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Intel in Flash flush, offers 'smoother' fresh jobbie to data centre bods

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Intel has replaced its data centre-class 710 SSD - and its poor write performance - with a DC S3700 that reads twice as fast and writes 15 times faster.

The DC, standing for Data Centre, S3700 uses the same 25nm High-Endurance Technology (HET) multi-level cell NAND as the 710 - it was announced roughly only a year ago after all. That product could last as long as it took 1.1PB to be written in its 300GB max capacity model.

The S3700 can handle 10 full drive writes a day for five years, about 14.6PB at the 800GB capacity point, and 7.3PB at the 400GB level; a clear advance on the 710. It comes in 100, 200, 400 and 800GB capacity points. Its 4K block random read performance is up to 75,000 IOPS, the 710 did 38,500. Random write performance is 36,000, far more than the 710's pathetic 2,700. Apparently the older SSD used a Sandforce controller whereas the S3700 has an 8-channel Intel ASIC driving the flash.

Intel SSD DC S3700

Intel SSD DC S3700

Sequential read performance is up to 500MB/sec, the 710 doing 270MB/sec, and the sequential write performance is up to 460MB/sec, increasing with the product's capacity. The 710 topped out at 210MB/sec. The 2 million hours MTBF rating of the 710 is unchanged but that product's 128 bit AES encryption has improved to 256 bit. Latency is as low as 65 microseconds for a sequential write.

Intel states: "This accelerated storage performance gives parallel multi-threaded computing increased storage throughput to keep multicore CPUs more active. This reduces lapses in response time for end users for a smoother computing experience. " This suggests that the S3700 is seen as a server-attached SSD as having at the end of a network link would increase the latency Intel is trying to bring down.

This new Intel drive outclasses the WD Hitachi GST subsidiary's Ultrastar SSD400M, co-developed with Intel ironically, and using 25nm Intel NAND. That drive does 56,000 random read IOPS, 24,000 random write IOPS, and has 485MB/sec sequential read and 385MB/sec sequential write bandwidth. It's endurance is 7.3PB written over its life, the same as a 400GB S3700 according to our calculations, and maximum capacity is 400GB. This drive comes with a 6Gbit/s SAS interface.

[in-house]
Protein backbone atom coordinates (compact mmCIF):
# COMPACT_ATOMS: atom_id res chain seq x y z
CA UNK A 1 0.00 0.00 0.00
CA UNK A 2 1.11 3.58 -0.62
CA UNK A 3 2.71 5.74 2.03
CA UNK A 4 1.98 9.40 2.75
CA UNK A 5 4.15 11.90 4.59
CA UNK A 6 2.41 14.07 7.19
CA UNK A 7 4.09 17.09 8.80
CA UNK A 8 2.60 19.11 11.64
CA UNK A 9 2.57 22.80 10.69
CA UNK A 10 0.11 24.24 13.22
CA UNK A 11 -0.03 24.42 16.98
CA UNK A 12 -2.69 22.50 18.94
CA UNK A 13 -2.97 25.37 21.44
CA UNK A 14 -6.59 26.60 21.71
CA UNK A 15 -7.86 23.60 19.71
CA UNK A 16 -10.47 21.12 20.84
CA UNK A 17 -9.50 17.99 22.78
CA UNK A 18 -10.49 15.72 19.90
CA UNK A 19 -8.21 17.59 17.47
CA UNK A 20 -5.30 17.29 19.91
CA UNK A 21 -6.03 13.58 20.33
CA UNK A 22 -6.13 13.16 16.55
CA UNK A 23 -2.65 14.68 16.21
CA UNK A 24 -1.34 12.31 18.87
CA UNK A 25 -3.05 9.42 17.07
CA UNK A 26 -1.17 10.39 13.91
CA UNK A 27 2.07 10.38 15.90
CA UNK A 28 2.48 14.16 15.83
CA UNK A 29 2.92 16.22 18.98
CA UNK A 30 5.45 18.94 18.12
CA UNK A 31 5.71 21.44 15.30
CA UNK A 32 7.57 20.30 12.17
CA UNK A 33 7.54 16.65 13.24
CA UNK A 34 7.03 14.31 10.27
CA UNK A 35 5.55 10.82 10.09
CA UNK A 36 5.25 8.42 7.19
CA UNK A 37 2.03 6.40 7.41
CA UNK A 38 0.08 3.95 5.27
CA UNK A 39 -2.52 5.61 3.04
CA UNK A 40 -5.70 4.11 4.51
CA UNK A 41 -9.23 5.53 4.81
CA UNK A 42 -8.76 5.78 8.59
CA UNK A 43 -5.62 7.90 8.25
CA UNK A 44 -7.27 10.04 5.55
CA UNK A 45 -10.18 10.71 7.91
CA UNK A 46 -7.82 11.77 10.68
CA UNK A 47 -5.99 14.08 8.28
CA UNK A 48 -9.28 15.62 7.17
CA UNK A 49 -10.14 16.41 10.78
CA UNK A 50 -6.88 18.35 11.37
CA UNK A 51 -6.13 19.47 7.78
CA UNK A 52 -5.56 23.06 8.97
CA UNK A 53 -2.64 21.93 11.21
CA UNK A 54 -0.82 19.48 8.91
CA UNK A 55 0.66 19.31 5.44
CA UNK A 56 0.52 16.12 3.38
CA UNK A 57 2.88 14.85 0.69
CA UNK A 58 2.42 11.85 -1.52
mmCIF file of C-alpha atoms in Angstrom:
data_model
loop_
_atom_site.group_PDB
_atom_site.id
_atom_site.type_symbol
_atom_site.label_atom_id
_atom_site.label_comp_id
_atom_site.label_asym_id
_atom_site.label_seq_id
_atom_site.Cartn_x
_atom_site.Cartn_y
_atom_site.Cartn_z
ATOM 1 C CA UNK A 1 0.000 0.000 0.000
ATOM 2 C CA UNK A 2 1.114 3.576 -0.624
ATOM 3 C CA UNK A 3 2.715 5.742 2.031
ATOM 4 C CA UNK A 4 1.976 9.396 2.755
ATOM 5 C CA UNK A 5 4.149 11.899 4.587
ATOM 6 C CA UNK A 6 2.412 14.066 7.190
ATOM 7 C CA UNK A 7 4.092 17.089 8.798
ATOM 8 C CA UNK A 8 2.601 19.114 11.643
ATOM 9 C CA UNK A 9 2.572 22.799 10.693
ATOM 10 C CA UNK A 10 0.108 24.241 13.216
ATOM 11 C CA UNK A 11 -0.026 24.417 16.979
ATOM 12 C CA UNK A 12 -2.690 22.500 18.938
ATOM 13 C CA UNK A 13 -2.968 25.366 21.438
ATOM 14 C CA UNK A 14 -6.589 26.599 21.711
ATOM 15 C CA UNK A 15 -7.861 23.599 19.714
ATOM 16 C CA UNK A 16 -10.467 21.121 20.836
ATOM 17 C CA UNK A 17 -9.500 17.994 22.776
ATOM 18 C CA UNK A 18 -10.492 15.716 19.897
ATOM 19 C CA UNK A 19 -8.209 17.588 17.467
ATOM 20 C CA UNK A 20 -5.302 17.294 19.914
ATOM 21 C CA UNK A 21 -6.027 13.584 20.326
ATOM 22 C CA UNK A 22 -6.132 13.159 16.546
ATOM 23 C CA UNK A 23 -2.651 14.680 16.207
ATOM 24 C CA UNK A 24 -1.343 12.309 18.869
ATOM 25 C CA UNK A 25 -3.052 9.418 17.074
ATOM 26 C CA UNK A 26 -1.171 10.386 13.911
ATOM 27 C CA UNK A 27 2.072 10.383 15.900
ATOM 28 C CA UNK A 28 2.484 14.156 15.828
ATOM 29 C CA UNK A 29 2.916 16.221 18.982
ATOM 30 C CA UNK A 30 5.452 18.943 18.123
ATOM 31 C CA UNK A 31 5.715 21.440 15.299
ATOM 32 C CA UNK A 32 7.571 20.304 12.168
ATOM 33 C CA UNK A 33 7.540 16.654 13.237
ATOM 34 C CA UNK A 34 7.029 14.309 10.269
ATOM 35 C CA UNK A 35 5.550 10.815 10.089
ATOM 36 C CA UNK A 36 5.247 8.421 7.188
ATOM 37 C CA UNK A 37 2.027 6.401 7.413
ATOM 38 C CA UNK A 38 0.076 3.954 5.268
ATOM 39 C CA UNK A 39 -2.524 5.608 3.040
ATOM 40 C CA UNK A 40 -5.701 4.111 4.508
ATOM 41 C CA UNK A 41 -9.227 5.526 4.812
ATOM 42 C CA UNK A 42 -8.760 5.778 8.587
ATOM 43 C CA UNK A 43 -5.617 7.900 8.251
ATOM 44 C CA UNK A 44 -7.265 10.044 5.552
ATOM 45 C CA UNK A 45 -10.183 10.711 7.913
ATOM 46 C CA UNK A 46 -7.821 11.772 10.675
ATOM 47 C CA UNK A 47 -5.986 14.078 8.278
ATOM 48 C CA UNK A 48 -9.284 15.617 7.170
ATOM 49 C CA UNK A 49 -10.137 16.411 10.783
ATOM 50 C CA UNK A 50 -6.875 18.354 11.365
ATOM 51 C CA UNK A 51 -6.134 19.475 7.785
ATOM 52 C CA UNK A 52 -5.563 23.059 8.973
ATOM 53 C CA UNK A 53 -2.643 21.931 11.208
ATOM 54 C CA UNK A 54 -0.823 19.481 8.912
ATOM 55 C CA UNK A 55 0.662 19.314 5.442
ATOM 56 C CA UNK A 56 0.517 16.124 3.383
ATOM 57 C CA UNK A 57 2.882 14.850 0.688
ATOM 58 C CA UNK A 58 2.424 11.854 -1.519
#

Samsung has a PM830 enterprise-class SSD, with 2X nm MLC NAND, offering 500MB/sec sequential read and and sequential writes up to 350MB/sec. It also has a 6Gbit/s SATA interface. We don't know the random read and write IOPS, Samsung being coy.

Toshiba has its PX02AM server and storage array SSD; a 24nm eMLC-based product with 100, 200 and 400GB capacities. It does up to 36,000 random read IOPDS. 5,000 random write IOPS (oops!), 500MB/sec sequential read, 240MB/sec sequential write, all through a 6Gbit/s SAS interface, and a lifetime endurance of 2PB written at the 400GB capacity level. Intel's S3700 outclasses it. Toshiba is transitioning to 19nm technology though and probably has a new enterprise SSD in development that matches and/or beats the PX02AM.

The S3700 is a 2.5-inch drive, but with a 1.8-inch variant at the 200GB and 490GB capacity points. It is sampling now, with general availability starting at the end of the year and volume shipping early-ish in 2013. ®

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